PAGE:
Poster Open Access
Helene Brinken; Antonia Correia; Maxie Gottschling
Open Science (OS) and Responsible Research & Innovation (RRI) seek to achieve a cultural change in our research environment. We are moving forward, but still Open Science and RRI seem not yet widely implemented. There is a gap between the actual and the potential role of open responsible research.
In an extensive literature review, we analyzed what trends drive Open Science and RRI forward and what barriers prevent their wide implementation in the current system. To name a selection of critical trends, hyper-competition, increasing staff mobility and pressure, shrinking research funds etc. influence research practices negatively. These trends oppose the values of democracy, quality, self-protection, sustainability, technological innovation etc. which are driving RRI and Open Science.
In addition, a comparison of different sectors and national contexts showed that indeed the variation across sectors is substantial: The type of research and stakeholder relationships is very important for the performance of RRI and Open Science. In particular, it matters how established or novel these sectors are. Whereas the differences in national settings seem to be less important for RRI and OS implementation.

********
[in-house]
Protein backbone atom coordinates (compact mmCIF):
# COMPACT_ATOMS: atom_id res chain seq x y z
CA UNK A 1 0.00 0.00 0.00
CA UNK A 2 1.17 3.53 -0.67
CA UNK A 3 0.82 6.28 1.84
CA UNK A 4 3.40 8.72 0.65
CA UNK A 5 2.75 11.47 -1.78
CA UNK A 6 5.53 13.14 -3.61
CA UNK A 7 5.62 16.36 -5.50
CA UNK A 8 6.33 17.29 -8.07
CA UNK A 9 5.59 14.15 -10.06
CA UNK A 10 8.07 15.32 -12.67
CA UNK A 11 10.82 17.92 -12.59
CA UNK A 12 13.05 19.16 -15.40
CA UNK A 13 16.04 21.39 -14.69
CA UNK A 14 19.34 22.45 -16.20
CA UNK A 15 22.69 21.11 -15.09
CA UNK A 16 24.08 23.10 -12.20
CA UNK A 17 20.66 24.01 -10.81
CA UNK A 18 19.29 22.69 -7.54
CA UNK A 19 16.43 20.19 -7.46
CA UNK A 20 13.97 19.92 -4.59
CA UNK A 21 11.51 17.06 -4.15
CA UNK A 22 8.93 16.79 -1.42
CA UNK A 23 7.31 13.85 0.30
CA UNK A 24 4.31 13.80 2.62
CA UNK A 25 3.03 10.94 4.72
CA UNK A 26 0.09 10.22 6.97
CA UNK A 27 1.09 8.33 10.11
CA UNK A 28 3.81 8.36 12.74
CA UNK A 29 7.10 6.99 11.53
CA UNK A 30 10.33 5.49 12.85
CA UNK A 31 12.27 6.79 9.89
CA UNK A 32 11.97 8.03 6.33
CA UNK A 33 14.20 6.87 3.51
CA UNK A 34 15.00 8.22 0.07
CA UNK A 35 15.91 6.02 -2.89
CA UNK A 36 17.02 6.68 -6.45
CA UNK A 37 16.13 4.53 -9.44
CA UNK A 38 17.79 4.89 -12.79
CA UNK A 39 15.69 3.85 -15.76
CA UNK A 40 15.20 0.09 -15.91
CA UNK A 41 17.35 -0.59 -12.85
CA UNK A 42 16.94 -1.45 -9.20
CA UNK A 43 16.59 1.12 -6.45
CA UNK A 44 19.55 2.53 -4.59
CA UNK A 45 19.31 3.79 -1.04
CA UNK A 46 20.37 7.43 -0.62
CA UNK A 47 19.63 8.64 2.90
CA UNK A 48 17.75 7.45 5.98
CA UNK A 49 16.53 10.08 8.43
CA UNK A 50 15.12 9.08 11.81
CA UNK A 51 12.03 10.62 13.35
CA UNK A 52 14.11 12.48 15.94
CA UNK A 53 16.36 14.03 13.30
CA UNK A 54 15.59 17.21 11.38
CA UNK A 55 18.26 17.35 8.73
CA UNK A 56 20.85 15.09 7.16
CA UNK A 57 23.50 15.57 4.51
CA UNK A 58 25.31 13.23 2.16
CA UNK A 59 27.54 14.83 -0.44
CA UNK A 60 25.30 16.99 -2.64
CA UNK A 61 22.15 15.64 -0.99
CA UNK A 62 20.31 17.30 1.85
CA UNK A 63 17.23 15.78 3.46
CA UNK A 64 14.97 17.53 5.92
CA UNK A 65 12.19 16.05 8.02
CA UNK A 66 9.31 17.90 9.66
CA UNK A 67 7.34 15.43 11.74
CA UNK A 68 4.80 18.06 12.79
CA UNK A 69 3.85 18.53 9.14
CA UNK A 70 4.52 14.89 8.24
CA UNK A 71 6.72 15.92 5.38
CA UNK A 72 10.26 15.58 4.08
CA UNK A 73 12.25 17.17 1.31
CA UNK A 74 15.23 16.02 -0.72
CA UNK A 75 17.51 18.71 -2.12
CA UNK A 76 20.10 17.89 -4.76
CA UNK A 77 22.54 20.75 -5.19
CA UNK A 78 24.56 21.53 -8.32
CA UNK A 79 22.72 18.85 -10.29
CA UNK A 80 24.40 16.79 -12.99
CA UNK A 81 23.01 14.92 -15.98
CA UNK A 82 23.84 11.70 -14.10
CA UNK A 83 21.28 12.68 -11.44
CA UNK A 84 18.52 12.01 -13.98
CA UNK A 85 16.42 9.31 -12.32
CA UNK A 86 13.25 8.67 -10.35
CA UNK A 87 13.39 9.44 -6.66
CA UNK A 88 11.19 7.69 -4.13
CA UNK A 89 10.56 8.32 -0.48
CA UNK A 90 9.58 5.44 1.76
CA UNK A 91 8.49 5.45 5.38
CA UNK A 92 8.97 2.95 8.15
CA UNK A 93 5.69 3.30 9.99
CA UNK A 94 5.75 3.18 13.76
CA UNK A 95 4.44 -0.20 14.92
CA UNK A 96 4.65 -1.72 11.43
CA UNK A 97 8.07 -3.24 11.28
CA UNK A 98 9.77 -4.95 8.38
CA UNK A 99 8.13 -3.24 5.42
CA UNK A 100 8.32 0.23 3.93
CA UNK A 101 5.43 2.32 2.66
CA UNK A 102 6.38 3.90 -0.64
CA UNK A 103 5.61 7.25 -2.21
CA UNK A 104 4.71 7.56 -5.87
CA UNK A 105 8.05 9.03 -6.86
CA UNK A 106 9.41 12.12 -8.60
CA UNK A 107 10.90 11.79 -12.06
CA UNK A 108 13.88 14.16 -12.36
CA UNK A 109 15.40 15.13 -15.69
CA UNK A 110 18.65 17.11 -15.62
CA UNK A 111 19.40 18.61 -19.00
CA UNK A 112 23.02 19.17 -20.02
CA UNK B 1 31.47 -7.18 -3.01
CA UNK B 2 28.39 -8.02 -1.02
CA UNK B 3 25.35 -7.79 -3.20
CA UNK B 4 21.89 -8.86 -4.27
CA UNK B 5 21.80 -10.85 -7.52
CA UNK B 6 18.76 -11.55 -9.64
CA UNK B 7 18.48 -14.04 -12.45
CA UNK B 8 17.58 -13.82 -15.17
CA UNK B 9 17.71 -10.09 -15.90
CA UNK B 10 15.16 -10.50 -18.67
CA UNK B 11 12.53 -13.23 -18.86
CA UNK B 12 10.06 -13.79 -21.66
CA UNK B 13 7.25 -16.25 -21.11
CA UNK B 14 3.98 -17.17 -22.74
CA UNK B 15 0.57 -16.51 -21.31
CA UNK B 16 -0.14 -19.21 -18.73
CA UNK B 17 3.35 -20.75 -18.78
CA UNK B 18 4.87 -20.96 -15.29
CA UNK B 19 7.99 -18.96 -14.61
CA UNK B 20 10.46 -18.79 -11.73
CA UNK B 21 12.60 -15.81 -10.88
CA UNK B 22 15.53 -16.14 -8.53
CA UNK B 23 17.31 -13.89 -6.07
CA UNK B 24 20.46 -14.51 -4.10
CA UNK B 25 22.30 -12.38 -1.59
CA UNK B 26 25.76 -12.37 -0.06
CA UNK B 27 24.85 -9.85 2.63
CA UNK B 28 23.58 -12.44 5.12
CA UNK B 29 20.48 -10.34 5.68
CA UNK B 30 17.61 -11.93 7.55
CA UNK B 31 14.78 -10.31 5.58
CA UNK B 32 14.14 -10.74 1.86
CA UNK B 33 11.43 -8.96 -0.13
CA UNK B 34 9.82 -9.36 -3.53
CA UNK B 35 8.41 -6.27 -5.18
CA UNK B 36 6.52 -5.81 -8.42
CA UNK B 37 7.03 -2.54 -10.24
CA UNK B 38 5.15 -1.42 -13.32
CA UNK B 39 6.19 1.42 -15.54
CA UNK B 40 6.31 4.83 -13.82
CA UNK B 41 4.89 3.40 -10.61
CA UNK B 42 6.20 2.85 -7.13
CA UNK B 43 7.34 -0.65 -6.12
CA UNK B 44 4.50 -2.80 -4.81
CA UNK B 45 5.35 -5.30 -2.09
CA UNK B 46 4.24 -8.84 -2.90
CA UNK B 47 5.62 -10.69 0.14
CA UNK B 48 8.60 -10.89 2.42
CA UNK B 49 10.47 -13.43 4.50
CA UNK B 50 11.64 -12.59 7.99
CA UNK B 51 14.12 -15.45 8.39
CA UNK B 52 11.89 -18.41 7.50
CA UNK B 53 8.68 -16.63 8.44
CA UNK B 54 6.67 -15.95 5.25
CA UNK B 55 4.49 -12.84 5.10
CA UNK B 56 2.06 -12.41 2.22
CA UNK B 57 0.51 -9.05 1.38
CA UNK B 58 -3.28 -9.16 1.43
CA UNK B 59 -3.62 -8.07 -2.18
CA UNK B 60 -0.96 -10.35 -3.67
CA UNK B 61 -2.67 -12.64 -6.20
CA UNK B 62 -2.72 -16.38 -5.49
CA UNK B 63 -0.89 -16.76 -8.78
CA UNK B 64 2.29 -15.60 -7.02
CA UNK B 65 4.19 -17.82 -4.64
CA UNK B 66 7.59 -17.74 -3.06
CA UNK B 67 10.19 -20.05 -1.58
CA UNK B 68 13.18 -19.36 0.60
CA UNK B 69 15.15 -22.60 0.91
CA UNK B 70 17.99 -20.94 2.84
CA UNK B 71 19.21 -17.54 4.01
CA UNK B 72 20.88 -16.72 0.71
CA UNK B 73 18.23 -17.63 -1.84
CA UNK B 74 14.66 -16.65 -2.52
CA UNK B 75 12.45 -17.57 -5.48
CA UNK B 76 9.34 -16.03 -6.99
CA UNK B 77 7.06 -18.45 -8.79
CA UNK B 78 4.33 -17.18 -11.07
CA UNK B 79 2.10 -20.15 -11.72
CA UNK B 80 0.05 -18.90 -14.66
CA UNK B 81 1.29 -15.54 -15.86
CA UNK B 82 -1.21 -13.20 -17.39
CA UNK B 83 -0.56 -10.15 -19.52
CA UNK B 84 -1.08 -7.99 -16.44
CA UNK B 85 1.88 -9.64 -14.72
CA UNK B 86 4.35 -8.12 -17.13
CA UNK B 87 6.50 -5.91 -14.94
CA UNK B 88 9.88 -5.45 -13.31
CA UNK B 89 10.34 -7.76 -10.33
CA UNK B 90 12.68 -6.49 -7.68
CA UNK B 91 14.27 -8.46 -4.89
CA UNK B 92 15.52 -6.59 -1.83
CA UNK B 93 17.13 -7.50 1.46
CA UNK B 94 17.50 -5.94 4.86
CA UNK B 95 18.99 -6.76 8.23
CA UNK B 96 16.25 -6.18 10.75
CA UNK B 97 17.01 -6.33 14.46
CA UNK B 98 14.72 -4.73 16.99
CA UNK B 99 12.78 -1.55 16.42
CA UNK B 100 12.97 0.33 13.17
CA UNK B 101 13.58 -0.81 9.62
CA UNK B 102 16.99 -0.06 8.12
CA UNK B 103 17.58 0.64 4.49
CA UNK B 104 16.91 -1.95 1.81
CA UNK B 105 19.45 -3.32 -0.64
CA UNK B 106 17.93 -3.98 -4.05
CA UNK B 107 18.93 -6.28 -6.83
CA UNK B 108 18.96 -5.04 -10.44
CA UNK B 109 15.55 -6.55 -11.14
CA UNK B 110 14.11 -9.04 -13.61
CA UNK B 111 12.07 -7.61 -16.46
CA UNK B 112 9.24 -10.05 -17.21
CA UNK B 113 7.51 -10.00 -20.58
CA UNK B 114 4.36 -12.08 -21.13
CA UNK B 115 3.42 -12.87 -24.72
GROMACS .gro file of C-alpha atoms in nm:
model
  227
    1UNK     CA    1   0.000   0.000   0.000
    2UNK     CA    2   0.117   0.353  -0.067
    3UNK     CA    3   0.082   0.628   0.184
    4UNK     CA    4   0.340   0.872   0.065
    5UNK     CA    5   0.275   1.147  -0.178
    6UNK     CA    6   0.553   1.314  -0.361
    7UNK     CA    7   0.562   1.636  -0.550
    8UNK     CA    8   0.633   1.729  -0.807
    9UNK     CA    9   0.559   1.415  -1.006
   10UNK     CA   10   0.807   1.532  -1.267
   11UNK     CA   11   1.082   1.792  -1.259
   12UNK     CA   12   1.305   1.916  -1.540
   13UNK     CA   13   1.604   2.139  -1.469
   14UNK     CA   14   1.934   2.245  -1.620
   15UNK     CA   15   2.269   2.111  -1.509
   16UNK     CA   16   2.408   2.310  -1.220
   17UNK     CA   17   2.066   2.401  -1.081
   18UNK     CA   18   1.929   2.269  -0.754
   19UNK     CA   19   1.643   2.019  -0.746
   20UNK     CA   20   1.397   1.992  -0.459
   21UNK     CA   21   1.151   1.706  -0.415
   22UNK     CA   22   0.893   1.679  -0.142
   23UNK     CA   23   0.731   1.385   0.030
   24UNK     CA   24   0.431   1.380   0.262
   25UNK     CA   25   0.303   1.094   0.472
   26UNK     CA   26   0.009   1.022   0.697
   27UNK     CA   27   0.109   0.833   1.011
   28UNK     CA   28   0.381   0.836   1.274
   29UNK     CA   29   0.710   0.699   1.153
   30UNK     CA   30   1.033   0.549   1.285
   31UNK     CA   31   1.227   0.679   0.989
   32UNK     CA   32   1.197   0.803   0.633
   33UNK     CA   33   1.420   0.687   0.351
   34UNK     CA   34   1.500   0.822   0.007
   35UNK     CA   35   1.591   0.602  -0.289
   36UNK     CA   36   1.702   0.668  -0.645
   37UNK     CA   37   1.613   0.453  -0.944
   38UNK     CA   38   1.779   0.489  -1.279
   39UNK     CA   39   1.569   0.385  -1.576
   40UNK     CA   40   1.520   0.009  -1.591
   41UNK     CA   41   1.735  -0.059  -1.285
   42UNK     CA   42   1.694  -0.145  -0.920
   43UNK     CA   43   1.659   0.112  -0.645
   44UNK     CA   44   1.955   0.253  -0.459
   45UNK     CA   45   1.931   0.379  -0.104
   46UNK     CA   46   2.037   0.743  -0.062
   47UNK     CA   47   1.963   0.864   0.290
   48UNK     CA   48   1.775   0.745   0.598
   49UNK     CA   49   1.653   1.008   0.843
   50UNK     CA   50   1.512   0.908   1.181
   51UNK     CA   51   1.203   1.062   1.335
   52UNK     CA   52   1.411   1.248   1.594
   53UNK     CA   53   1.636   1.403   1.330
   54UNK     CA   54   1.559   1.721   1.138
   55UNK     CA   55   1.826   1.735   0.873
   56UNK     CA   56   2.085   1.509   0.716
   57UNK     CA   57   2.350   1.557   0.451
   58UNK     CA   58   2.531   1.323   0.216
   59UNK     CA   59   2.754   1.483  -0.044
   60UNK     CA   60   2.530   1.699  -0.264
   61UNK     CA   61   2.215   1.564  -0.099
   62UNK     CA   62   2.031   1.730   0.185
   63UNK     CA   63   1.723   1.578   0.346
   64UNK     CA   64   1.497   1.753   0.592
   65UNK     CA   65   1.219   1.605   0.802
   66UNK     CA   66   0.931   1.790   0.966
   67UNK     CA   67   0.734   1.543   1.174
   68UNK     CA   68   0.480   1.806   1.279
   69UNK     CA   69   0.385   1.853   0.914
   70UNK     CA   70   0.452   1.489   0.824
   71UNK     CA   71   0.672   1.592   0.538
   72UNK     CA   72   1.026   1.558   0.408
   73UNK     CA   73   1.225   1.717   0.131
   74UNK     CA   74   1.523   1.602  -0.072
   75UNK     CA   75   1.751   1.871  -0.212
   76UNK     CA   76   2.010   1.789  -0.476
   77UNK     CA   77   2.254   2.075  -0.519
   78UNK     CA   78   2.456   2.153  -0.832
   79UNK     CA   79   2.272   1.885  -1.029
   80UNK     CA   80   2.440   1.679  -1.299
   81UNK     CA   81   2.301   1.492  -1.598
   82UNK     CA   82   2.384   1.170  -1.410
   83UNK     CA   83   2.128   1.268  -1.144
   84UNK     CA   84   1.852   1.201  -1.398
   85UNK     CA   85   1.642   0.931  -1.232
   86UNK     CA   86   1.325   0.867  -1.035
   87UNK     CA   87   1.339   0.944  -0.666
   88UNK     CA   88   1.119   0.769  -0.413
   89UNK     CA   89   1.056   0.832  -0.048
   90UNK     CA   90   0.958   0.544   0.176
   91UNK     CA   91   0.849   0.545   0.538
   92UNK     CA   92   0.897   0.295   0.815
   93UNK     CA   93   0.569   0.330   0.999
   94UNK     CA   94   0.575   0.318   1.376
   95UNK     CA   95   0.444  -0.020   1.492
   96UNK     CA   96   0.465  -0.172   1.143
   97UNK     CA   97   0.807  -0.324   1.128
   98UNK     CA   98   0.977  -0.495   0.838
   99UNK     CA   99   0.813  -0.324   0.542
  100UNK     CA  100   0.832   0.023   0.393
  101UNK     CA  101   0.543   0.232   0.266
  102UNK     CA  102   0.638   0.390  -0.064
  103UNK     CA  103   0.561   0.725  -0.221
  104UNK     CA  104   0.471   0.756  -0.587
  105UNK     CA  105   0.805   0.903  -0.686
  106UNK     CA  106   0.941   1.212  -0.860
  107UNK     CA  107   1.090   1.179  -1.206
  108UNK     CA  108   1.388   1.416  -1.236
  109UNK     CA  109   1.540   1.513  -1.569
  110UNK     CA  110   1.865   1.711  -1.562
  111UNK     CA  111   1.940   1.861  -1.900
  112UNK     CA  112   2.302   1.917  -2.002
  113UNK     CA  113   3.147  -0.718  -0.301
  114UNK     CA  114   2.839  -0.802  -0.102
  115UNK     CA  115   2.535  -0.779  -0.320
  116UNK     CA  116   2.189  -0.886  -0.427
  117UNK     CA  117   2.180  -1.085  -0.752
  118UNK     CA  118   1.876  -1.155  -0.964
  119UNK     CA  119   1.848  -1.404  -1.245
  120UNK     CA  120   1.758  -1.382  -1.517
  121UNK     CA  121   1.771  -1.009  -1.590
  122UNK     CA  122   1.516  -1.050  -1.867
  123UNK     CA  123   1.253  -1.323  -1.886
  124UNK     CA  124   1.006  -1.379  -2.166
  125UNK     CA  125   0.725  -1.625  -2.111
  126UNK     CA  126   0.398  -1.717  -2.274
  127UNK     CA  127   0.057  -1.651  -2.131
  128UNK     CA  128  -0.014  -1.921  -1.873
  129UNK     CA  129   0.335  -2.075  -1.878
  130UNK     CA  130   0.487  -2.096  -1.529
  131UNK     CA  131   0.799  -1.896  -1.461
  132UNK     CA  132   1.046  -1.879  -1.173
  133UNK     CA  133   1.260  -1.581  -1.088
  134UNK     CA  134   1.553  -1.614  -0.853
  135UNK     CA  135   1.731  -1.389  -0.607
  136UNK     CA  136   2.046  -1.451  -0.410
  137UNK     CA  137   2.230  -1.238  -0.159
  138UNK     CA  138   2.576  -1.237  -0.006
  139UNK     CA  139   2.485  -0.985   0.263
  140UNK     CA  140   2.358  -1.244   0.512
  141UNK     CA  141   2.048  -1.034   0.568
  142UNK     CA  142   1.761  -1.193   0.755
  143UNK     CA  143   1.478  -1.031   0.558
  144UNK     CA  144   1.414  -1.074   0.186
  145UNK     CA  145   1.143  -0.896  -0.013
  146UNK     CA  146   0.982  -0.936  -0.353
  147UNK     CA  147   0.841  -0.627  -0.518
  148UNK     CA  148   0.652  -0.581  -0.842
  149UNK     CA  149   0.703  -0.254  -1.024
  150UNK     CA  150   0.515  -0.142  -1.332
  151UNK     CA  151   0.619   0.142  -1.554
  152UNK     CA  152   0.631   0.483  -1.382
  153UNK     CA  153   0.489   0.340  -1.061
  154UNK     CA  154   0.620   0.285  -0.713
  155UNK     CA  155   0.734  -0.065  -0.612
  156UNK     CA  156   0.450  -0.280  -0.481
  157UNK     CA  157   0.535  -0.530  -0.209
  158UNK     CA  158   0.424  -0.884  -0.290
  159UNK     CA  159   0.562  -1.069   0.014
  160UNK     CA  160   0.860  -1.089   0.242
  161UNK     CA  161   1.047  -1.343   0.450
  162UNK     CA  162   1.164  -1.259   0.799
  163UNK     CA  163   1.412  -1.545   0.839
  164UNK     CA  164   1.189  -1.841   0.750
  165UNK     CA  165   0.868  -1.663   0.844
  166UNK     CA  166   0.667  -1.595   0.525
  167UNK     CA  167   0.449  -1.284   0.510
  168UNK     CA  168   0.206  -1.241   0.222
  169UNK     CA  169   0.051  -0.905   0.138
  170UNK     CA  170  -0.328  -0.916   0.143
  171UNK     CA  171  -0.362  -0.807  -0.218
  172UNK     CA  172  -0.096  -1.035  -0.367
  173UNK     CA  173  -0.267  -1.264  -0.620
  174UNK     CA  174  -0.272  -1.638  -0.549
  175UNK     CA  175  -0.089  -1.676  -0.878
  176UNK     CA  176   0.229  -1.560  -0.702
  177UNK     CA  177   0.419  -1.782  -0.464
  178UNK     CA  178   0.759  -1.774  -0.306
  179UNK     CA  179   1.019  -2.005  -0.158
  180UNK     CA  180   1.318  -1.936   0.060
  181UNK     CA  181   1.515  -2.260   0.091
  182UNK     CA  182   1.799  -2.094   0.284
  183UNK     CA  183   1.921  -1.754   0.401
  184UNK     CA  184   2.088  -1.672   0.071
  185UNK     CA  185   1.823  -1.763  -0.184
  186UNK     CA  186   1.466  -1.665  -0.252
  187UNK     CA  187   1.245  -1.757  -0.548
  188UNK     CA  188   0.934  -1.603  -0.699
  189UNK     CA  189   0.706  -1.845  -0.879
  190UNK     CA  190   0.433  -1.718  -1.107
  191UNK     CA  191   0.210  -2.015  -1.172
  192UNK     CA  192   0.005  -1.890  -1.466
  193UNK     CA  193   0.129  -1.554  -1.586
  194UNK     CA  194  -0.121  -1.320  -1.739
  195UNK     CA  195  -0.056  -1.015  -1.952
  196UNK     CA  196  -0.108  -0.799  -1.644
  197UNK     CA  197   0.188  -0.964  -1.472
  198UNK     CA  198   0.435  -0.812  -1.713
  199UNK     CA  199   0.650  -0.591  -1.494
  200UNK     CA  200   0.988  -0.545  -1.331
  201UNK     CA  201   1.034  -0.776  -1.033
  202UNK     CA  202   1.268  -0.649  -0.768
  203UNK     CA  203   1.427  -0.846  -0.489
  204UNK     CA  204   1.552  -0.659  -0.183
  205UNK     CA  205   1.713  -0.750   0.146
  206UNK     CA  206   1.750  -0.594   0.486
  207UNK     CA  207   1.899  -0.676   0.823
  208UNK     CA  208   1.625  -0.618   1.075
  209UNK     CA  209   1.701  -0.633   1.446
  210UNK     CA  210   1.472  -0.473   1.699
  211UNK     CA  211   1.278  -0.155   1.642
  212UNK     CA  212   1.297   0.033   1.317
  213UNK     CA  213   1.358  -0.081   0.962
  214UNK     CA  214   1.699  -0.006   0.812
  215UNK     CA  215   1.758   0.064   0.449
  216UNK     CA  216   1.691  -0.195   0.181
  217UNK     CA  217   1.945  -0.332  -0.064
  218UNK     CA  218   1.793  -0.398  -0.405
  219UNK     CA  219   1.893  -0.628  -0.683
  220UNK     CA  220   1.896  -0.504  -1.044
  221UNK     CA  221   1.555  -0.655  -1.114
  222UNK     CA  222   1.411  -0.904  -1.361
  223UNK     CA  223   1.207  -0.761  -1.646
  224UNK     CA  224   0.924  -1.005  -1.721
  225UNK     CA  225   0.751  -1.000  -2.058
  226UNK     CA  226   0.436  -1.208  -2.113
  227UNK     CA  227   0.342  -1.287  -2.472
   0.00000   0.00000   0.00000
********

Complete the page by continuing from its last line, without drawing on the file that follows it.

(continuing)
Building on this analysis, we conducted four case studies to observe how to deal with these findings to allow and support institutional change. Four institutions, including three universities and one company, conducted co-creation experiments: They engaged various internal and external interest groups in the design and implementation of a research project, e.g. by organizing focus groups, conducting interviews etc. This effort led to a RRI-model for the company, a brand new responsible research center at one university and an advanced approach to the implementation of ethics policies at another university.
The findings on how institutions need to change their organizational frameworks to allow better embedment of responsible research and enable enhanced values for the quadruple helix actors (academia, industry, policy makers & society) are currently summarized.
The result of this three-year work is a guiding document with recommendations on how to initiate and foster institutional change. These guidelines are complemented by a set of online courses to support different interest groups from academia and industry in initiating open and responsible practices. These include, but are not limited to, an introduction to RRI, RRI in industry, public engagement and ethics.
The poster will present the main findings of our analysis and highlight the mutual learnings from the co-creation experiments. It will also present and refer to the online courses and guideline document as useful resources for the community to initiate institutional change.